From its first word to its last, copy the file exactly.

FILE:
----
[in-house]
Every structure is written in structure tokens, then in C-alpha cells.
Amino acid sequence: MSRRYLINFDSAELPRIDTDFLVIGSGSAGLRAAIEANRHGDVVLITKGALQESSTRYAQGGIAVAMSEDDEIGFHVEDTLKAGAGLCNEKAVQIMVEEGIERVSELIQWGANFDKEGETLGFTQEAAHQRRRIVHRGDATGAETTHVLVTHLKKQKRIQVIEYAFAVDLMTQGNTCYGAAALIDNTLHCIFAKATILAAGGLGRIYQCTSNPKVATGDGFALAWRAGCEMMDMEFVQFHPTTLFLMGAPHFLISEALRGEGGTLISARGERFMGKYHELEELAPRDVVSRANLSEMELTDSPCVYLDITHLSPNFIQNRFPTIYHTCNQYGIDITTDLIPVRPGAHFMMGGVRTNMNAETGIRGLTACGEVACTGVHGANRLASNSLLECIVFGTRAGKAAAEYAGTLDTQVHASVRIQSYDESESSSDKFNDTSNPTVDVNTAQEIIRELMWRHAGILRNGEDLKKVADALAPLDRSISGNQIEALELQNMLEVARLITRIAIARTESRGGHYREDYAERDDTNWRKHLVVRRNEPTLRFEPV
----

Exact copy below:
[in-house]
Every structure is written in structure tokens, then in C-alpha cells.
Amino acid sequence: MSRRYLINFDSAELPRIDTDFLVIGSGSAGLRAAIEANRHGDVVLITKGALQESSTRYAQGGIAVAMSEDDEIGFHVEDTLKAGAGLCNEKAVQIMVEEGIERVSELIQWGANFDKEGETLGFTQEAAHQRRRIVHRGDATGAETTHVLVTHLKKQKRIQVIEYAFAVDLMTQGNTCYGAAALIDNTLHCIFAKATILAAGGLGRIYQCTSNPKVATGDGFALAWRAGCEMMDMEFVQFHPTTLFLMGAPHFLISEALRGEGGTLISARGERFMGKYHELEELAPRDVVSRANLSEMELTDSPCVYLDITHLSPNFIQNRFPTIYHTCNQYGIDITTDLIPVRPGAHFMMGGVRTNMNAETGIRGLTACGEVACTGVHGANRLASNSLLECIVFGTRAGKAAAEYAGTLDTQVHASVRIQSYDESESSSDKFNDTSNPTVDVNTAQEIIRELMWRHAGILRNGEDLKKVADALAPLDRSISGNQIEALELQNMLEVARLITRIAIARTESRGGHYREDYAERDDTNWRKHLVVRRNEPTLRFEPV